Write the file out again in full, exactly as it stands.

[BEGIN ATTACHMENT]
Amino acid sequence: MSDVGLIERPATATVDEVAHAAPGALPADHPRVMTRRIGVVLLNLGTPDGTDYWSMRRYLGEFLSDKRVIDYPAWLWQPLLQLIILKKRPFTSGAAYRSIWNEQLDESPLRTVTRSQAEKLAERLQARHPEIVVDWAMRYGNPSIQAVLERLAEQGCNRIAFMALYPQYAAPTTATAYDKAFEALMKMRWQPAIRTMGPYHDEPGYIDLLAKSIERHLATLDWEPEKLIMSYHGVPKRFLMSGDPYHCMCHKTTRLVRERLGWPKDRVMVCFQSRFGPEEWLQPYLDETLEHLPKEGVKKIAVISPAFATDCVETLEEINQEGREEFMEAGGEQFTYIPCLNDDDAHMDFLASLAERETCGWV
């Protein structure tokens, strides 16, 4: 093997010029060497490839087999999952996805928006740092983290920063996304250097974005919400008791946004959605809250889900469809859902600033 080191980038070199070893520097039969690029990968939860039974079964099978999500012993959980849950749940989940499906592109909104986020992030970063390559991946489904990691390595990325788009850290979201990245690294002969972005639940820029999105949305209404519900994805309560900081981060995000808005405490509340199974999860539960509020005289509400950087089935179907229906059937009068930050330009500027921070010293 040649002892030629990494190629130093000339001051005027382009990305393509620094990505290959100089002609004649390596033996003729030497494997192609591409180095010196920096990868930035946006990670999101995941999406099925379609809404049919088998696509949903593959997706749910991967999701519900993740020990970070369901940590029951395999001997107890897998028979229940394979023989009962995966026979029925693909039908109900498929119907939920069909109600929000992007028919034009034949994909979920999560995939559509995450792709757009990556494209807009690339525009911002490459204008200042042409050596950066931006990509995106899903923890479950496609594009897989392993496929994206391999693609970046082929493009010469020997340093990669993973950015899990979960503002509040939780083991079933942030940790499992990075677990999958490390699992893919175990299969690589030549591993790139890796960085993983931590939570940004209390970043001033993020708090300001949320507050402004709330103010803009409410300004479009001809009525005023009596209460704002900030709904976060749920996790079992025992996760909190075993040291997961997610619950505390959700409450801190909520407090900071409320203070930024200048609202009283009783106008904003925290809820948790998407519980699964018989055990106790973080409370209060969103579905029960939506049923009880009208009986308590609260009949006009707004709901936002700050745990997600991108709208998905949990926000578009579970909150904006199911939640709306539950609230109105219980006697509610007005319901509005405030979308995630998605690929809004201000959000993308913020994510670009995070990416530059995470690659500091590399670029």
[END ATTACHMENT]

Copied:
Amino acid sequence: MSDVGLIERPATATVDEVAHAAPGALPADHPRVMTRRIGVVLLNLGTPDGTDYWSMRRYLGEFLSDKRVIDYPAWLWQPLLQLIILKKRPFTSGAAYRSIWNEQLDESPLRTVTRSQAEKLAERLQARHPEIVVDWAMRYGNPSIQAVLERLAEQGCNRIAFMALYPQYAAPTTATAYDKAFEALMKMRWQPAIRTMGPYHDEPGYIDLLAKSIERHLATLDWEPEKLIMSYHGVPKRFLMSGDPYHCMCHKTTRLVRERLGWPKDRVMVCFQSRFGPEEWLQPYLDETLEHLPKEGVKKIAVISPAFATDCVETLEEINQEGREEFMEAGGEQFTYIPCLNDDDAHMDFLASLAERETCGWV
């Protein structure tokens, strides 16, 4: 093997010029060497490839087999999952996805928006740092983290920063996304250097974005919400008791946004959605809250889900469809859902600033 080191980038070199070893520097039969690029990968939860039974079964099978999500012993959980849950749940989940499906592109909104986020992030970063390559991946489904990691390595990325788009850290979201990245690294002969972005639940820029999105949305209404519900994805309560900081981060995000808005405490509340199974999860539960509020005289509400950087089935179907229906059937009068930050330009500027921070010293 040649002892030629990494190629130093000339001051005027382009990305393509620094990505290959100089002609004649390596033996003729030497494997192609591409180095010196920096990868930035946006990670999101995941999406099925379609809404049919088998696509949903593959997706749910991967999701519900993740020990970070369901940590029951395999001997107890897998028979229940394979023989009962995966026979029925693909039908109900498929119907939920069909109600929000992007028919034009034949994909979920999560995939559509995450792709757009990556494209807009690339525009911002490459204008200042042409050596950066931006990509995106899903923890479950496609594009897989392993496929994206391999693609970046082929493009010469020997340093990669993973950015899990979960503002509040939780083991079933942030940790499992990075677990999958490390699992893919175990299969690589030549591993790139890796960085993983931590939570940004209390970043001033993020708090300001949320507050402004709330103010803009409410300004479009001809009525005023009596209460704002900030709904976060749920996790079992025992996760909190075993040291997961997610619950505390959700409450801190909520407090900071409320203070930024200048609202009283009783106008904003925290809820948790998407519980699964018989055990106790973080409370209060969103579905029960939506049923009880009208009986308590609260009949006009707004709901936002700050745990997600991108709208998905949990926000578009579970909150904006199911939640709306539950609230109105219980006697509610007005319901509005405030979308995630998605690929809004201000959000993308913020994510670009995070990416530059995470690659500091590399670029």